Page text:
against a â€œforeign fundâ€ that would qualify as a Banking Entity by virtue of a non-U.S. bankâ€™s ownership or sponsorship of it. See Statement Regarding Treatment of
Certain Foreign Funds under the Rules Implementing Section 13 of the Bank Holding Company Act (July 17, 2019), available at
https://www.federalreserve.gov/newsevents/pressreleases/files/bcreg20190717a1.pdf. This is the third time the Agencies have extended that deadline for foreign
On balance, the Final Rule provides some welcome, albeit in some ways limited, relief to the compliance burdens
currently associated with the Volcker Rule.22 On the other hand, the Final Rule does not simplify the overall structure of
the Existing Regulations, which could be charitably described as cumbersome. While a comprehensive simplification of
the Volcker Rule would likely require Congressional action that does not seem forthcoming, most sections of the
Volcker Ruleâ€™s regulations will be longer, not shorter, after the Final Ruleâ€™s amendments are incorporated. The result is
a set of regulations that will likely continue to require significant parsing and interpretation by lawyers and regulators,
which is at cross purposes with any effort to ease burdens and grant greater certainty.
Banking Entities, indeed, may choose not to modify their existing compliance programs in response to the Final Rule.
Particularly for large banks, the compliance programs of which had to comply with the now-removed Appendix B
â€œenhanced compliance program,â€ the cost of re-designing compliance programs might actually outweigh the benefits,
at least in part. For the most part, existing compliance programs will remain â€œforward compatibleâ€ with the Final Ruleâ€™s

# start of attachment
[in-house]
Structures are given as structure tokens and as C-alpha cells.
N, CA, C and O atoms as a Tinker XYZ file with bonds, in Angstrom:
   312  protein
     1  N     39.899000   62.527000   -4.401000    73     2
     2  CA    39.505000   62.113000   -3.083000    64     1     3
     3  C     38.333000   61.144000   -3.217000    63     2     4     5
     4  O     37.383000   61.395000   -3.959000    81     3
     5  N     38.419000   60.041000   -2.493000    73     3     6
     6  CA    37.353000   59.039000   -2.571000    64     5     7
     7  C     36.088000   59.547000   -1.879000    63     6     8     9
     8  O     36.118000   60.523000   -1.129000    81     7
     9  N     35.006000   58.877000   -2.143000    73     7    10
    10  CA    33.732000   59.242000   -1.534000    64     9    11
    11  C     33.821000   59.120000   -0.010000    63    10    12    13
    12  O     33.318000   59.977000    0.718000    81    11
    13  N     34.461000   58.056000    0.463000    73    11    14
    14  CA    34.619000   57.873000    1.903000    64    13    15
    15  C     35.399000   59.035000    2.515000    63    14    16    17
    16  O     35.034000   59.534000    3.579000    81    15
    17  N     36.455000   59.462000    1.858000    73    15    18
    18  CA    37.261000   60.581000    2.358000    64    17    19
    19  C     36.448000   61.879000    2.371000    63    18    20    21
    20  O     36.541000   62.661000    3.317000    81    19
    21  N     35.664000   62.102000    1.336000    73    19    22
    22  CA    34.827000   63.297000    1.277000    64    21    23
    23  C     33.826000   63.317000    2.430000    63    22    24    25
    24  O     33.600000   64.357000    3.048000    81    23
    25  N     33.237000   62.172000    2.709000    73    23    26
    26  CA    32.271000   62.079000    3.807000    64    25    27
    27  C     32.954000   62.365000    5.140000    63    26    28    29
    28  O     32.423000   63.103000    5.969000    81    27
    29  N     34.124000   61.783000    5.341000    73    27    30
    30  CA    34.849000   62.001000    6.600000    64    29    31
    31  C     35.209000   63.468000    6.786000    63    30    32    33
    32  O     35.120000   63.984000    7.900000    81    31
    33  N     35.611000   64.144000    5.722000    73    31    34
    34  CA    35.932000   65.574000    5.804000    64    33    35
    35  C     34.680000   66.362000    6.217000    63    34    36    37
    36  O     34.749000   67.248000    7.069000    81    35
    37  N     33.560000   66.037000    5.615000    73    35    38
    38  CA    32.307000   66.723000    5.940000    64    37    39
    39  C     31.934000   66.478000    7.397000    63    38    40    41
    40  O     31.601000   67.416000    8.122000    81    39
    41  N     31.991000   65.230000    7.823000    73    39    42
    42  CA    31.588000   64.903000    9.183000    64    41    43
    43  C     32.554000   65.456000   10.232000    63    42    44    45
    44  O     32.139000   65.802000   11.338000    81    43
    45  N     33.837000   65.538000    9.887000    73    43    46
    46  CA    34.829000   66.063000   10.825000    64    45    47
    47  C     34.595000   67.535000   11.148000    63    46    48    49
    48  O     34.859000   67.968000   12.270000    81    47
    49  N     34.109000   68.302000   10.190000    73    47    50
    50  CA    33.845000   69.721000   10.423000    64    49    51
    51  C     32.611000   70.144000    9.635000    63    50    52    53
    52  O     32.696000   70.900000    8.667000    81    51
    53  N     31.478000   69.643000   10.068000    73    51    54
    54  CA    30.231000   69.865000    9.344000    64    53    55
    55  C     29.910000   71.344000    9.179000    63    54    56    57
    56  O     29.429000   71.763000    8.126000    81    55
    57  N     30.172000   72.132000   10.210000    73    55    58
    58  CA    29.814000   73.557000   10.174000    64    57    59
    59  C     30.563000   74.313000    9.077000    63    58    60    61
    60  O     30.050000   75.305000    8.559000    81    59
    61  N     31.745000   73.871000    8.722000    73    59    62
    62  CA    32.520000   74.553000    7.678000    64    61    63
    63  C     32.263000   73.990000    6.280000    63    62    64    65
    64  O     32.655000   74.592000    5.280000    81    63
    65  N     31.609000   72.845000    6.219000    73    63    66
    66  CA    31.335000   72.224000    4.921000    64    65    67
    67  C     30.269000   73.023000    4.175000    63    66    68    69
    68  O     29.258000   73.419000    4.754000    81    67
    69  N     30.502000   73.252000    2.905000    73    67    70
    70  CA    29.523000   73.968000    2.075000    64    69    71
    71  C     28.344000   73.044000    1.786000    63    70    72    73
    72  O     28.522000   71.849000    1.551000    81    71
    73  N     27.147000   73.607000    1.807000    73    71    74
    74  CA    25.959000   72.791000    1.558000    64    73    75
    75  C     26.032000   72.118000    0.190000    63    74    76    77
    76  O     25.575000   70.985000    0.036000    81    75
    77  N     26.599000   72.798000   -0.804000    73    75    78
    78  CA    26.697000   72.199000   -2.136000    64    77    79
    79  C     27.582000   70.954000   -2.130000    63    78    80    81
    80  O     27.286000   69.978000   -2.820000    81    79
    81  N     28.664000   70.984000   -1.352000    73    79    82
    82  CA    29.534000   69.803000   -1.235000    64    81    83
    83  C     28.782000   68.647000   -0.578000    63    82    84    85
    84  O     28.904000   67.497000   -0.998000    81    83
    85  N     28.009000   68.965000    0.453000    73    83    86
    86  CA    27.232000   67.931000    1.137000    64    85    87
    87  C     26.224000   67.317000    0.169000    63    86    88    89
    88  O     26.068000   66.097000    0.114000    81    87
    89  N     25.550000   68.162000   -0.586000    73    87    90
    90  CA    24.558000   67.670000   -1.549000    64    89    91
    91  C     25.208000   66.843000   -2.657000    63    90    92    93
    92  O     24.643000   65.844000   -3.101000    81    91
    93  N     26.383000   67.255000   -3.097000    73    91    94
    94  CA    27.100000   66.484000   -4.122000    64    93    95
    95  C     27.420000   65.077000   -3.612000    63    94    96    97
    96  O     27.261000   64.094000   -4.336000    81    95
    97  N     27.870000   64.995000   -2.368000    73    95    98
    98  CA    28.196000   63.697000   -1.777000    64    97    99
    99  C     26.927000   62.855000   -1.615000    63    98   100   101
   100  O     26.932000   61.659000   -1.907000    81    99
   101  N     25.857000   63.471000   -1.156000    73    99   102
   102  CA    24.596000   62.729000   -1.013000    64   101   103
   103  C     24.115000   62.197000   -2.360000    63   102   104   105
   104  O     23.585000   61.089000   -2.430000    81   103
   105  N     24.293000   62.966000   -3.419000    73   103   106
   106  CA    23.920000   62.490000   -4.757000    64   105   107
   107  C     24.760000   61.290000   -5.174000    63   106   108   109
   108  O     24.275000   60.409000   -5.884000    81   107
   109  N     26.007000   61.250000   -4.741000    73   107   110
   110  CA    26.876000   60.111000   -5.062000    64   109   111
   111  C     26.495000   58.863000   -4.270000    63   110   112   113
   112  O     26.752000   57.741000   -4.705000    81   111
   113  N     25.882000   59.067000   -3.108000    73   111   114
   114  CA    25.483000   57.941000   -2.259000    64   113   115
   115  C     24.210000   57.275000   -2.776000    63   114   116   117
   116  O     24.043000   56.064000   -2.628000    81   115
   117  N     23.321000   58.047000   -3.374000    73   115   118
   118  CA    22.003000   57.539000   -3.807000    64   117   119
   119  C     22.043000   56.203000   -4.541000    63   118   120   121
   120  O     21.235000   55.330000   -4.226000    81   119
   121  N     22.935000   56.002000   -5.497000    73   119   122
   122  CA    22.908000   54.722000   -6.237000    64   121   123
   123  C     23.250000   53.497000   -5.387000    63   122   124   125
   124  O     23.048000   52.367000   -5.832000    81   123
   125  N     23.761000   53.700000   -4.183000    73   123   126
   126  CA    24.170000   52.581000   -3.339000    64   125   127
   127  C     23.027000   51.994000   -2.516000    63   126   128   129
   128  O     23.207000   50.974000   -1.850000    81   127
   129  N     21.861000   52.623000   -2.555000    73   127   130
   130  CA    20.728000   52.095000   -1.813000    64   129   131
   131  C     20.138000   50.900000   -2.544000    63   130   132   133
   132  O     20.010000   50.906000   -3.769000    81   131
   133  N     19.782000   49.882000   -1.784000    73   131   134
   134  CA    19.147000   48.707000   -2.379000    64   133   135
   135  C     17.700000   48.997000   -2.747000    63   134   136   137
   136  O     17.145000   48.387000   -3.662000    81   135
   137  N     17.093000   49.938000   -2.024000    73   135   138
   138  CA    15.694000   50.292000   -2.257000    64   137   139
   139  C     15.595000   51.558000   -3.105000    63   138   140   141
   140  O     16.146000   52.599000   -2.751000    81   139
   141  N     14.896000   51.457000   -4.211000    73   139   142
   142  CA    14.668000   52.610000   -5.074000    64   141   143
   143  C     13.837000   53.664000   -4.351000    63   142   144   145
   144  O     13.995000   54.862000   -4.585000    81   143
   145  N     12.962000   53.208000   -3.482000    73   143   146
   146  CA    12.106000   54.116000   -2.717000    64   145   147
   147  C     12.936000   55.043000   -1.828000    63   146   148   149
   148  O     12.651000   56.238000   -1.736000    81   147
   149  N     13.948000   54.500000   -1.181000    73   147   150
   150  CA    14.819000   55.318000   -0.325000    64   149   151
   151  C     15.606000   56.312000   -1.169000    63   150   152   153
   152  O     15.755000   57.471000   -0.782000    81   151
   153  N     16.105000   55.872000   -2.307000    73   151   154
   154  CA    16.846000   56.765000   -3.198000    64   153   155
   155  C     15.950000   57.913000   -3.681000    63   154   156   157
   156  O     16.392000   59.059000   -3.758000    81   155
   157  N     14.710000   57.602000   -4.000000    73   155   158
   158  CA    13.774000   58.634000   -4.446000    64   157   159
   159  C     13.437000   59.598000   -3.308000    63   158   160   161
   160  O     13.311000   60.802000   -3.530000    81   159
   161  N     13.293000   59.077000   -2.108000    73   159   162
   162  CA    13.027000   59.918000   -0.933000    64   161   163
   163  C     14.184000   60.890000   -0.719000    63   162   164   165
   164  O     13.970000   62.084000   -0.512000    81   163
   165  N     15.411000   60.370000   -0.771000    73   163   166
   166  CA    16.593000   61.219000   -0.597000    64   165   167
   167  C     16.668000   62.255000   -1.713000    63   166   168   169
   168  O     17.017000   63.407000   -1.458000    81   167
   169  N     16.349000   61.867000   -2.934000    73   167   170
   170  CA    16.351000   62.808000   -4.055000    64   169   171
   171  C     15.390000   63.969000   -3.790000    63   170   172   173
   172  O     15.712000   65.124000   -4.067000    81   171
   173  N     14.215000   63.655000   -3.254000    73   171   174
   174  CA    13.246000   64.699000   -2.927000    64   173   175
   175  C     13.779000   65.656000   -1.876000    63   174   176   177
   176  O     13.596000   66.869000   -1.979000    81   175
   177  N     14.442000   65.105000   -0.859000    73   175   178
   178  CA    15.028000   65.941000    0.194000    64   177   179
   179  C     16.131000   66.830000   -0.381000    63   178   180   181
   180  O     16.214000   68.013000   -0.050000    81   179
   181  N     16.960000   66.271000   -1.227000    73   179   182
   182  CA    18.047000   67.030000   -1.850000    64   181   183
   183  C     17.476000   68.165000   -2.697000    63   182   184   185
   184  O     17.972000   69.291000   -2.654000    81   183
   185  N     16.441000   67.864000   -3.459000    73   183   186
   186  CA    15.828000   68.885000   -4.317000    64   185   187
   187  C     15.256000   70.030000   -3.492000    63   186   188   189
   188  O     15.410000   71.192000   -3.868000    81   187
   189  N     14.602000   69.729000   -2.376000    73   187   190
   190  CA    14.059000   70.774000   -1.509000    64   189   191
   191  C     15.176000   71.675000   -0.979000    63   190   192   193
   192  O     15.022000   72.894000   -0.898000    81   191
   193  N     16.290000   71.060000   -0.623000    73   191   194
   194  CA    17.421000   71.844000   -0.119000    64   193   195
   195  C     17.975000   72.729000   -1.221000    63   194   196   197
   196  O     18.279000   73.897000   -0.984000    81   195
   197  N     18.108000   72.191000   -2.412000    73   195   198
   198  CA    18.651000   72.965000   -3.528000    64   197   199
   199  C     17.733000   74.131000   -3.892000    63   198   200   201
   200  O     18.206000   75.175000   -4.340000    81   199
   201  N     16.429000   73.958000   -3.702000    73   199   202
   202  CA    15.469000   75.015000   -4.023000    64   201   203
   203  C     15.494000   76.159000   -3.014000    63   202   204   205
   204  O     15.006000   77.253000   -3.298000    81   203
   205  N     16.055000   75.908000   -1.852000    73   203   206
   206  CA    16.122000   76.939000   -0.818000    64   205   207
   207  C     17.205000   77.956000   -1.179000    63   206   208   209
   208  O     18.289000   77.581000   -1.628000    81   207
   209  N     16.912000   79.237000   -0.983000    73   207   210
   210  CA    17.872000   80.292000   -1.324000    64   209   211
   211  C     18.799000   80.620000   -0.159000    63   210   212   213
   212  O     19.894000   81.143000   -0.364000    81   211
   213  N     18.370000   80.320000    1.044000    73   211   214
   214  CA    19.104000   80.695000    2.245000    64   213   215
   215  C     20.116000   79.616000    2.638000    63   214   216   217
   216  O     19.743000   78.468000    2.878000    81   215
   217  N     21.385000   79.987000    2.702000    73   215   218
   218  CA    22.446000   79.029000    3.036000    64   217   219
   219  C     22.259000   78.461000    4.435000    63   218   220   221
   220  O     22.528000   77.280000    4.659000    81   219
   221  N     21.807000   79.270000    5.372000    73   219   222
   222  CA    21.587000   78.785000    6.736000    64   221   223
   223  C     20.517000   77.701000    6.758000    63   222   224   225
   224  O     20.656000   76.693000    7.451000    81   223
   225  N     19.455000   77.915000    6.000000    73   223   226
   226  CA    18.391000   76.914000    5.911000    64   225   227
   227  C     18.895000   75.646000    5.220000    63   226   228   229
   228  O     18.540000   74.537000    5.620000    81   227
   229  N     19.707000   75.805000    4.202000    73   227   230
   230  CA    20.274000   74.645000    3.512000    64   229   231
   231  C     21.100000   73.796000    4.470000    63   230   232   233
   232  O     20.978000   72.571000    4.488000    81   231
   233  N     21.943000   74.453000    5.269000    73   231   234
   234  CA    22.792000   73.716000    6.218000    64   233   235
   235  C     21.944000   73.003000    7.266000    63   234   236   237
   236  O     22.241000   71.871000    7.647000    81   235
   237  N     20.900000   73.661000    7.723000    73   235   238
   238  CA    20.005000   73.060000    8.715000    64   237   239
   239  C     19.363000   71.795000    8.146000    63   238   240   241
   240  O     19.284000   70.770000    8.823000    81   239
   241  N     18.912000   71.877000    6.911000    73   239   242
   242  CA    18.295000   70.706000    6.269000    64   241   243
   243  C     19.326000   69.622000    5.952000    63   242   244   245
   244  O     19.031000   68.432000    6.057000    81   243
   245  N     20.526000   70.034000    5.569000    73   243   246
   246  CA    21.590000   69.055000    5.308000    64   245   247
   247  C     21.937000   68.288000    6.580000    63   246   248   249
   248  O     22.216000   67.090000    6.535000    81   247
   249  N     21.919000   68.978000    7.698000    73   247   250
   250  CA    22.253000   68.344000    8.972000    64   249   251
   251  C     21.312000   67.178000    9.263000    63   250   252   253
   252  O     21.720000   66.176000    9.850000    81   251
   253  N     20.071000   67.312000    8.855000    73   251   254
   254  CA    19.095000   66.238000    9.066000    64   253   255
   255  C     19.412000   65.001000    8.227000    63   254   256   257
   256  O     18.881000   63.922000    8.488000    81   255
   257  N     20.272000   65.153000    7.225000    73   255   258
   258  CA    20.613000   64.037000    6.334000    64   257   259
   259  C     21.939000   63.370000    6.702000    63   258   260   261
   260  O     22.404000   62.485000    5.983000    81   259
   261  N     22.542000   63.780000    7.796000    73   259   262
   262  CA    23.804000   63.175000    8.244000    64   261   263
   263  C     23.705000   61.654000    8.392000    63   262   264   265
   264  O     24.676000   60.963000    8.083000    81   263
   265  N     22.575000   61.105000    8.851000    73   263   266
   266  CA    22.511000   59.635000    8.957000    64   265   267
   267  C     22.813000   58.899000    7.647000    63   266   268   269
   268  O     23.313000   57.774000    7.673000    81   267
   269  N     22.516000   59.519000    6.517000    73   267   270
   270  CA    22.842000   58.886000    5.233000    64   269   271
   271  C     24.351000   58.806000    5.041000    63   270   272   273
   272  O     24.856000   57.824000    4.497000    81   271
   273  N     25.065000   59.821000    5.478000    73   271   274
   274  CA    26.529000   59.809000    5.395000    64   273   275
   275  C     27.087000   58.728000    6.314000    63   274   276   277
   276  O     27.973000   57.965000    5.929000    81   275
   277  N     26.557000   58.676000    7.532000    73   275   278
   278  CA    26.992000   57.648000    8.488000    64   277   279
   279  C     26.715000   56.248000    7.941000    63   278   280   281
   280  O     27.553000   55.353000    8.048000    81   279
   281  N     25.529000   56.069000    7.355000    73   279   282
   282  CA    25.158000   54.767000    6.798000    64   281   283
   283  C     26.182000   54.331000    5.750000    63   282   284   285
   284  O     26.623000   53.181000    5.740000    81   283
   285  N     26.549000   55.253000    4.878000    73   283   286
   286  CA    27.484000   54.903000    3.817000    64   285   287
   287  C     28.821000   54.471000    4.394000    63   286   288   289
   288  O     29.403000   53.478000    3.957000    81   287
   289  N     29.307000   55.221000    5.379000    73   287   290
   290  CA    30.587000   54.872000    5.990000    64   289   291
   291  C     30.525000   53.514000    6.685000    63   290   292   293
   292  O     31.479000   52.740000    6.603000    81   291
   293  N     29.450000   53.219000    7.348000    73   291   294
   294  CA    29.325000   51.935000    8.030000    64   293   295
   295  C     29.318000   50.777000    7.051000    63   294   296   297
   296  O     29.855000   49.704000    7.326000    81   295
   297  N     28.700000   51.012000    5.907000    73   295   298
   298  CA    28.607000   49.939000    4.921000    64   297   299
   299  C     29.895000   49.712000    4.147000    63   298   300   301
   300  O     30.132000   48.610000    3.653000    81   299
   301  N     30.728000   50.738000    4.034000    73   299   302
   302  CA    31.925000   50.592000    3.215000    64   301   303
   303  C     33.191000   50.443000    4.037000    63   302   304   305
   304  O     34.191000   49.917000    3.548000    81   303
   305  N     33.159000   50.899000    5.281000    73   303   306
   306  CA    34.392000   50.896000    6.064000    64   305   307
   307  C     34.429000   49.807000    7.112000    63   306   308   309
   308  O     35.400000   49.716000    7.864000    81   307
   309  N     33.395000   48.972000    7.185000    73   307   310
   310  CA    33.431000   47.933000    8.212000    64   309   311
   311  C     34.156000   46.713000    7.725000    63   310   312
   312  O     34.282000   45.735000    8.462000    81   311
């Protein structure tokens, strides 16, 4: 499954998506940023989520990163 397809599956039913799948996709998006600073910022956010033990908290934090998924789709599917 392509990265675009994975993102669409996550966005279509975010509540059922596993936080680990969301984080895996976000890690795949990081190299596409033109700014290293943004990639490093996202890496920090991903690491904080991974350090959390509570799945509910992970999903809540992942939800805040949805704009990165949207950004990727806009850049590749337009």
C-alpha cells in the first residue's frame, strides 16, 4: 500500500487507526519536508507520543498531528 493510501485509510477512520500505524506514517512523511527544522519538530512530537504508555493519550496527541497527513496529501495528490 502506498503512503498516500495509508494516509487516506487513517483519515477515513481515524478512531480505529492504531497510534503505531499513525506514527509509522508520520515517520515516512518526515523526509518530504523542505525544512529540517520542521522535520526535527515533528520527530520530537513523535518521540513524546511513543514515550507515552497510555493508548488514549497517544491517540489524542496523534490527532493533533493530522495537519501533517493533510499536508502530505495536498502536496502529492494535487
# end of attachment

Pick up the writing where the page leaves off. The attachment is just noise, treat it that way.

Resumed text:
amendments, and so a complete rewrite will not be necessary. Instead, we expect some Banking Entities will make
targeted changes to their existing compliance framework to address, for instance, the modifications to the TOTUS
Exception or the RENT-D Presumption.23 We look forward to discussions with our clients about the choices with which
they are confronted under the Final Rule.
Please do not hesitate to reach out to the authors or any of your usual Linklaters contacts for further discussion or
22 With the exception of the trading that non-U.S. banks may engage in with U.S. counterparties under the revised TOTUS Exception, the Final Rule is not necessarily
intended to expand the types of transactions that Banking Entities may engage in, but instead to ease the compliance burdens associated with those transactions.
That said, to the extent that Banking Entities have limited certain types of customer-driven trading out of concern that they would be unable to demonstrate compliance
with the Existing Regulations, the Final Rule may give those Banking Entities a freer hand to engage in such trading going forward.
23 It is also possible that the â€œenhanced compliance programâ€ of the Existing Regulations will retain some cachet as a source of guidelines in implementing a Volcker
Rule compliance program.
Author: Caird Forbes-Cockell, Jerome Roche, Jacques Schillaci, Ja Hyeon Park